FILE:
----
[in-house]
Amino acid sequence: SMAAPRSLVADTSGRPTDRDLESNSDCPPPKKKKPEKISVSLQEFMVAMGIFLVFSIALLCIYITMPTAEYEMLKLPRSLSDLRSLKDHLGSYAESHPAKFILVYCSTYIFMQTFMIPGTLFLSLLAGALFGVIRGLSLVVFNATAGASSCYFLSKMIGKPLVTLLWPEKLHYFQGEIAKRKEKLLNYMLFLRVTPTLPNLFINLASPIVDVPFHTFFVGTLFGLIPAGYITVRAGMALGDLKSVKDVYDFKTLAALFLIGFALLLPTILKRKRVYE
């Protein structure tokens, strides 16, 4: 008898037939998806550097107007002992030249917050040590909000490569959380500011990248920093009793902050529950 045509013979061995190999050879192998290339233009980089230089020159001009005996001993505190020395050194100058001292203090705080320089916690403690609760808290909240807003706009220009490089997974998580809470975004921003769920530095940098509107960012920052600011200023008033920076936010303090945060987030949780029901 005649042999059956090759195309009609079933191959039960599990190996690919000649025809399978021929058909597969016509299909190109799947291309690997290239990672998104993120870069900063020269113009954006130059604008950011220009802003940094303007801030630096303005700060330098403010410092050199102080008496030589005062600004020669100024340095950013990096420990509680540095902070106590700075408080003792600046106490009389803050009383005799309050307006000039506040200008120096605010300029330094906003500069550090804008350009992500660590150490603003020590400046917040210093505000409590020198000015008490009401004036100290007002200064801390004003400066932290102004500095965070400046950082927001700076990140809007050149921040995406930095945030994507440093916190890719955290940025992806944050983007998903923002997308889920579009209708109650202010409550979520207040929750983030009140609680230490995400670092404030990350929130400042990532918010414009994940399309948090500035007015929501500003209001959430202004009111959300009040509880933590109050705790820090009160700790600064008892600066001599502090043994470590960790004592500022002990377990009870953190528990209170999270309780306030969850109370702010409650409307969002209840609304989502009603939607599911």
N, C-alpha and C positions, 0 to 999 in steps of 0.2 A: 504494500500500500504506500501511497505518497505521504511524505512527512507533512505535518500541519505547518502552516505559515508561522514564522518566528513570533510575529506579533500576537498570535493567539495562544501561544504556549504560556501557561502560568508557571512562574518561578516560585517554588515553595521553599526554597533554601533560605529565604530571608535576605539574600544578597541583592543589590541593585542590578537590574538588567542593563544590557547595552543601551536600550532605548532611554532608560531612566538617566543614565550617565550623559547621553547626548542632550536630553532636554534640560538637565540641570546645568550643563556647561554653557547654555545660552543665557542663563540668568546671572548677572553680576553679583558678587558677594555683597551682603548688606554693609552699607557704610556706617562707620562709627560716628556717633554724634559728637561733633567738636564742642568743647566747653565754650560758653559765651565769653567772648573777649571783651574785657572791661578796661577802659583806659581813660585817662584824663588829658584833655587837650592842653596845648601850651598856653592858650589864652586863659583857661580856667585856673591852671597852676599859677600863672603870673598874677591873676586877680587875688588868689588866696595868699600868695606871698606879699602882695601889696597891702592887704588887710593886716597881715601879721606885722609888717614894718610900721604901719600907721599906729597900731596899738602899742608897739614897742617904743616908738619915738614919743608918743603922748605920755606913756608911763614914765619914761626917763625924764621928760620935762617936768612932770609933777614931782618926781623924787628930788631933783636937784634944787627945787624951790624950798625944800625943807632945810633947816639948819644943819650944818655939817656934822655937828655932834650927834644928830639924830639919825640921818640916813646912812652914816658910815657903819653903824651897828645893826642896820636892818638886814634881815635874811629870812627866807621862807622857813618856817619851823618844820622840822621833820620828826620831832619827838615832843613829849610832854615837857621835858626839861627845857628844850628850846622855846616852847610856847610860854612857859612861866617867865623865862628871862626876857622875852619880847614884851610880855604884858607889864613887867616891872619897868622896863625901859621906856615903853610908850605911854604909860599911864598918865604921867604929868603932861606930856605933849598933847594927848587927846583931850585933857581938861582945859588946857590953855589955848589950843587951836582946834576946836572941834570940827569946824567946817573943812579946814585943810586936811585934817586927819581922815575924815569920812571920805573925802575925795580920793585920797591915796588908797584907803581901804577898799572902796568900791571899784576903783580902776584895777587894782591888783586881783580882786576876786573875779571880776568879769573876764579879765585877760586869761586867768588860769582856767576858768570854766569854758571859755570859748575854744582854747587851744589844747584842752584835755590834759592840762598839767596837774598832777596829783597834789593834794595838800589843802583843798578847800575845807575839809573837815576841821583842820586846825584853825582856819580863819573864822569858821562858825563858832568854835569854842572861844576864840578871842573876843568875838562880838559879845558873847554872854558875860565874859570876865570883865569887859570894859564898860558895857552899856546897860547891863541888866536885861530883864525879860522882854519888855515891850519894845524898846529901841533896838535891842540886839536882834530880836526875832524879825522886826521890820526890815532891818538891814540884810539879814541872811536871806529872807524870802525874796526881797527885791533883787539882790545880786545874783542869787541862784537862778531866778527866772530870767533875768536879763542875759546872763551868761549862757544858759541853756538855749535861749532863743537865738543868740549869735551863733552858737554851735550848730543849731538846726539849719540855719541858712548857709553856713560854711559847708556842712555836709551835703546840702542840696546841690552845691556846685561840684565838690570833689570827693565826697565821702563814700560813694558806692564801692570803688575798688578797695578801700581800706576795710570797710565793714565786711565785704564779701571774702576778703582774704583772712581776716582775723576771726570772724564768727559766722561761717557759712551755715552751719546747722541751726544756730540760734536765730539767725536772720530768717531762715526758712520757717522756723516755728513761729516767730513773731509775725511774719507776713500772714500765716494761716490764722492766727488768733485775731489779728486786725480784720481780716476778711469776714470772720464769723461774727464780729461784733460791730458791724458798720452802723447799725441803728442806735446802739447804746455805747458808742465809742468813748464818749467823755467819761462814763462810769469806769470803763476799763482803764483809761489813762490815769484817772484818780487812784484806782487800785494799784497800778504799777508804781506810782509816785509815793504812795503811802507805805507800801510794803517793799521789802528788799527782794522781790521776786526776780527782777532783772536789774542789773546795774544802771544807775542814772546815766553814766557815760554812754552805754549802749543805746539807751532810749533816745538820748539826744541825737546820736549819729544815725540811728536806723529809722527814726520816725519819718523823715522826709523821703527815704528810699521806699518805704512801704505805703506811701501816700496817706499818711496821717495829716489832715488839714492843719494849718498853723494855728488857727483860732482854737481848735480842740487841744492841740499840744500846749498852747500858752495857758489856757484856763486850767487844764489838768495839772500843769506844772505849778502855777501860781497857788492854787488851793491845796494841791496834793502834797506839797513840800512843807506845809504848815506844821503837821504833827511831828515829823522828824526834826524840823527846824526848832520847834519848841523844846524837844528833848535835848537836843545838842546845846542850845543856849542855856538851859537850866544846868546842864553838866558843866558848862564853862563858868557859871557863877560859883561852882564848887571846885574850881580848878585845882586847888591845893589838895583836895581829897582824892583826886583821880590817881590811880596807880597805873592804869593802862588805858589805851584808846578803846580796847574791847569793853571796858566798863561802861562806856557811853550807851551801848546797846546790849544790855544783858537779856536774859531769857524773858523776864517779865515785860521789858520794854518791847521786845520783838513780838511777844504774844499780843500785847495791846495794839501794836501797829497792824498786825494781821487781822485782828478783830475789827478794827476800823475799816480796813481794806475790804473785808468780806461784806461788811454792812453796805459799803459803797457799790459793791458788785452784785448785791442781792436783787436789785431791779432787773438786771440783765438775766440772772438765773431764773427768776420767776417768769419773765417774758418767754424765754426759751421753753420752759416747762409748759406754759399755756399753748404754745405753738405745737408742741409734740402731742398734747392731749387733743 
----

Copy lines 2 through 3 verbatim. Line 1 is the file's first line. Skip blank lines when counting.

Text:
Amino acid sequence: SMAAPRSLVADTSGRPTDRDLESNSDCPPPKKKKPEKISVSLQEFMVAMGIFLVFSIALLCIYITMPTAEYEMLKLPRSLSDLRSLKDHLGSYAESHPAKFILVYCSTYIFMQTFMIPGTLFLSLLAGALFGVIRGLSLVVFNATAGASSCYFLSKMIGKPLVTLLWPEKLHYFQGEIAKRKEKLLNYMLFLRVTPTLPNLFINLASPIVDVPFHTFFVGTLFGLIPAGYITVRAGMALGDLKSVKDVYDFKTLAALFLIGFALLLPTILKRKRVYE
């Protein structure tokens, strides 16, 4: 008898037939998806550097107007002992030249917050040590909000490569959380500011990248920093009793902050529950 045509013979061995190999050879192998290339233009980089230089020159001009005996001993505190020395050194100058001292203090705080320089916690403690609760808290909240807003706009220009490089997974998580809470975004921003769920530095940098509107960012920052600011200023008033920076936010303090945060987030949780029901 005649042999059956090759195309009609079933191959039960599990190996690919000649025809399978021929058909597969016509299909190109799947291309690997290239990672998104993120870069900063020269113009954006130059604008950011220009802003940094303007801030630096303005700060330098403010410092050199102080008496030589005062600004020669100024340095950013990096420990509680540095902070106590700075408080003792600046106490009389803050009383005799309050307006000039506040200008120096605010300029330094906003500069550090804008350009992500660590150490603003020590400046917040210093505000409590020198000015008490009401004036100290007002200064801390004003400066932290102004500095965070400046950082927001700076990140809007050149921040995406930095945030994507440093916190890719955290940025992806944050983007998903923002997308889920579009209708109650202010409550979520207040929750983030009140609680230490995400670092404030990350929130400042990532918010414009994940399309948090500035007015929501500003209001959430202004009111959300009040509880933590109050705790820090009160700790600064008892600066001599502090043994470590960790004592500022002990377990009870953190528990209170999270309780306030969850109370702010409650409307969002209840609304989502009603939607599911």